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  • In Gansbaai, the largest white shark ever caught was at Danger Point and measured up to 5.9m. The exact world record white shark is a contested issue, but chances are it is between 6-7m.

  • If you see a white shark in the water don’t panic. Chances are high that the shark has already detected you and isn’t interested. White shark attacks are normally associated with poor visibility, so avoid murky conditions.

  • White sharks have a unique system called a “counter current heat exchange”, which keeps their body  tempreture +/- 7C above the surrounding water temperature. 

  • All sharks have an incredibly unique system on the tip of their nose called the “ampillae of Lorenzini”. These are small pores filled with a gel that transmits the electrical currents in the water to the shark’s brain so that it can assess its environment.

  • White sharks give birth to live young (not eggs), and they give birth to 6-8 pups at one time. Pups are usually between 1.0-1.5m in length and are born with teeth.

  • Body language has been a well documented form of shark communication and has identified body arching, jaw gaping, and other postures as specific social tactics.

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The Crew

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Hennie Otto

Skipper & General Manager

General Manager and Skipper Hennie Otto regards his vast responsibilities as captain of the crew as "a full-time paid holiday and a way of life" rather than a job. A versatile all-rounder who also boasts in-depth knowledge of seabirds (both vagrants and residents) and a fundi with cameras, Hennie is the guy to help you set your camera for those once in a lifetime shots. "It is extremely rewarding and an immense privilege to work close to nature every day amongst the creatures that you love. Every day is different and a new adventure - you never know what to expect."

Hennie is a highly qualified and experienced skipper and sea lover who earned his steady sea legs and keen eye for the marine life years ago as owner of a commercial fishing boat. Born and bred in Vryheid, Natal, he has been involved in the commercial line fishing business in Gansbaai and Cape Agulhas since 1990. He knows exactly where the reefs lie and where the Great Whites hunt for yellowtail and other species of prey.

In September 2008 he traded his commercial involvement in Gansbaai's prolific sea life for the conservation and protection thereof as skipper for Marine Dynamics. "Instead of killing our marine species for the industrial market, I now earn my living by protecting and conserving the ocean's wildlife - and that is an honour and a privilege!" A naturalist who studied Zoology and Geography, Hennie has always had a keen interest in animals and their interaction and behaviour in different geographical and environmental habitats.  He also gained valuable experience as research coordinator for Irvin & Johnson's abalone culture facility at Danger Point and was subsequently introduced to the field of parasitology.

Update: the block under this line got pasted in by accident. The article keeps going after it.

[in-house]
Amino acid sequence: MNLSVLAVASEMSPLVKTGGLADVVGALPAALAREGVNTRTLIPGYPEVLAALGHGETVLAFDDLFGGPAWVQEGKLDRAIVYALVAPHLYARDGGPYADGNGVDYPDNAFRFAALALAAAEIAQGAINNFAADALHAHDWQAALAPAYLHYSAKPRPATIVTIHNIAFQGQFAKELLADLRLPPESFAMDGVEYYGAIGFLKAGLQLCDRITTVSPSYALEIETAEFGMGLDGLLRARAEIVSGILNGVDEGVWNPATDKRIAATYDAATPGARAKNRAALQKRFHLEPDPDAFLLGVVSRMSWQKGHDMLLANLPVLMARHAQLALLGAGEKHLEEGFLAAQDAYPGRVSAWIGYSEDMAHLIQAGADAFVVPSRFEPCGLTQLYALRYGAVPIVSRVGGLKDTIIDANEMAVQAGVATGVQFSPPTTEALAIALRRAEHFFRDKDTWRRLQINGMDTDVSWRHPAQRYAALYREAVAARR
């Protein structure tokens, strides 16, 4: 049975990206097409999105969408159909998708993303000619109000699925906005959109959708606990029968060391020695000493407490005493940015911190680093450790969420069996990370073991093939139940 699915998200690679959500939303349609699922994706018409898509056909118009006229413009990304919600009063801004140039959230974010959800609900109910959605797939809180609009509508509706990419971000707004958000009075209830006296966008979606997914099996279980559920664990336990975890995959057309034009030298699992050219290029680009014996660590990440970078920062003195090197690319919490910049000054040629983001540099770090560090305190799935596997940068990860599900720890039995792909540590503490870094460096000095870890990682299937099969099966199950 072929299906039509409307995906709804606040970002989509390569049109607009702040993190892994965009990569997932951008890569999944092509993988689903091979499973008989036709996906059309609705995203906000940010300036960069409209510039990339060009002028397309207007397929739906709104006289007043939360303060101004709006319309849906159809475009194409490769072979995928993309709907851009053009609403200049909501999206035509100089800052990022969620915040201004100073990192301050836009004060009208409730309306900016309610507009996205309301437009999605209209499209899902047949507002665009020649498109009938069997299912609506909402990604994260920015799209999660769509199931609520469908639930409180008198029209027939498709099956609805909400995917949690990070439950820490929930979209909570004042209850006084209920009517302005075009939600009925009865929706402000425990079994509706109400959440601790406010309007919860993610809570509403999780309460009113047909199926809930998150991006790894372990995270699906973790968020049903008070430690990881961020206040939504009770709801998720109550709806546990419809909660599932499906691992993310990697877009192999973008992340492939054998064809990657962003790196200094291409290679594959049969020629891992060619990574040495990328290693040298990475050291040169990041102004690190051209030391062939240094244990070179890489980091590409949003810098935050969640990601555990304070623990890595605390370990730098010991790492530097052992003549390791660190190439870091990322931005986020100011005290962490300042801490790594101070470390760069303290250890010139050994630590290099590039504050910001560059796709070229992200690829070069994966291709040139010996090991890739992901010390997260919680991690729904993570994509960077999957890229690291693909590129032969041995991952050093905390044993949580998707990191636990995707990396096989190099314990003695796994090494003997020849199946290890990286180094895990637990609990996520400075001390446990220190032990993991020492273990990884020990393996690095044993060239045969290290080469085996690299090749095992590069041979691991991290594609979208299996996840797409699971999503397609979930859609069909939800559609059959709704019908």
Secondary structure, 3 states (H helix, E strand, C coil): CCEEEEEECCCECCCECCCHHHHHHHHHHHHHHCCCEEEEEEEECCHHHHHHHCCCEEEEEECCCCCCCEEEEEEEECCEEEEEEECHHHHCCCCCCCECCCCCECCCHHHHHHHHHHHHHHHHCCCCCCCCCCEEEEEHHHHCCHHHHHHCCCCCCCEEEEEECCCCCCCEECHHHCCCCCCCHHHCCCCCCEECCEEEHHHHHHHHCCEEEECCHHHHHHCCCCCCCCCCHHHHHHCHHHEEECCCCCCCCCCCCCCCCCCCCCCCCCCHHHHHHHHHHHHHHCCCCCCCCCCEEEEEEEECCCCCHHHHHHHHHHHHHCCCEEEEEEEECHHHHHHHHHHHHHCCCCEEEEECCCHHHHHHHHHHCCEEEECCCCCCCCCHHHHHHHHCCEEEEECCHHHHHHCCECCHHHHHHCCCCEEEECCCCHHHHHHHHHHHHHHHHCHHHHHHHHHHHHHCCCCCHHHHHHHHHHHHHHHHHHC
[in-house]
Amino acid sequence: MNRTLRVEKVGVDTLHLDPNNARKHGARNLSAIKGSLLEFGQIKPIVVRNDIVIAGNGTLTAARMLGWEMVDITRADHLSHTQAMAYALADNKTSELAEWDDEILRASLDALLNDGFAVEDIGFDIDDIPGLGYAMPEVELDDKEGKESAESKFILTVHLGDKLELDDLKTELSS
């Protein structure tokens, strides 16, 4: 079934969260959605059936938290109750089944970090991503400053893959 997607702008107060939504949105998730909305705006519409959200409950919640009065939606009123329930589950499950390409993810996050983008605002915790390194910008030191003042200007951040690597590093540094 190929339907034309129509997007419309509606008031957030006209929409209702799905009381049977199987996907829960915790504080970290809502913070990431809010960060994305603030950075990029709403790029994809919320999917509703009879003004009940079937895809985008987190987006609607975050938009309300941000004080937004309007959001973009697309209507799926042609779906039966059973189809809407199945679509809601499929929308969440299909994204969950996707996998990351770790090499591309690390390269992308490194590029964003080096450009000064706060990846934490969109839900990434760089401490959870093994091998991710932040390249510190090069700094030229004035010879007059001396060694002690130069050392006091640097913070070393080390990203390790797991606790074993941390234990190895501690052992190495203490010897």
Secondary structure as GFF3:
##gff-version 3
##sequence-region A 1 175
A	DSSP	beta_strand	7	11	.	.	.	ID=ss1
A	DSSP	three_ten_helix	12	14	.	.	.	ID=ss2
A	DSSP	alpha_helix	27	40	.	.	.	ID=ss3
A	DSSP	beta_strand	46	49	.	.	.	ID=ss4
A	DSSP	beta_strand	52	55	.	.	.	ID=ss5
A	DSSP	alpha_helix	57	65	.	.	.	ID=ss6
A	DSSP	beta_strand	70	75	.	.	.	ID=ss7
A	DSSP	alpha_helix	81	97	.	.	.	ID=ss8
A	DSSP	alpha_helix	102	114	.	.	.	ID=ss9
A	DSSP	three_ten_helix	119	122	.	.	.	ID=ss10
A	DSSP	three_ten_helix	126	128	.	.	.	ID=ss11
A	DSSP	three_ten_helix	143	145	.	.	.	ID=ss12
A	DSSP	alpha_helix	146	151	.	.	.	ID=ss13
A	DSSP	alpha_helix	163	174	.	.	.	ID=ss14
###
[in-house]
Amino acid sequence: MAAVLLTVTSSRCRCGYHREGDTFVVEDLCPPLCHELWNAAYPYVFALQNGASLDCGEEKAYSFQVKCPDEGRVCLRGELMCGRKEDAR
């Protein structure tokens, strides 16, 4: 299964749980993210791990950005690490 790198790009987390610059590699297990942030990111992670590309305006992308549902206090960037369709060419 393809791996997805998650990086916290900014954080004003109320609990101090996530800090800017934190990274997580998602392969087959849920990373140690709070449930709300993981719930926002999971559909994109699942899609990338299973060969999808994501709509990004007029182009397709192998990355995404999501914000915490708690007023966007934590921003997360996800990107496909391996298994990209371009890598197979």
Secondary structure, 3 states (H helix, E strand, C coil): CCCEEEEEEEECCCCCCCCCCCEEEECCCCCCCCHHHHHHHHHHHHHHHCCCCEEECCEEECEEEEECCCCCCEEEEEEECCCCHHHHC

He has attended many International Marine Science and Parasitology Symposia over the years and presented at Texas A&M University as part of a marine development, aquarium and educational programme. Hennie is still actively involved in various research studies and projects in conjunction with the universities of Limpopo and the North (Potchefstroom). These studies entail the prevalence of parasites on the ocean's top-predators and fish species, as well as the bio-accumulation of toxic substances in the ocean's food chain. 
 
"Nature is so amazing - the more we learn, the more we realise how little we know. It is fascinating, yet of crucial importance, to find out how a minuscule toxic algal cell on which small fish feed can eventually and slowly poison a whole spectrum of marine wildlife in the food chain by the accumulation of toxic substances that can ultimately also harm humans. It is time that people become more knowledgeable about nature's intricate balances and find ways to help protect and preserve it . . .  and that's exactly what Marine Dynamics is all about!"

Hennie's love and respect for the sea is reflected in his crew - they work together as a close-knit team and the crew respects the way he leads by example and involves all the team members in decision-making processes. "Everybody must feel comfortable with a decision. I cannot, for example, decide to drop anchor at a specific location without consulting with my team members. Each decision is a joint effort and everyone must be happy with it and feel worthy and respected."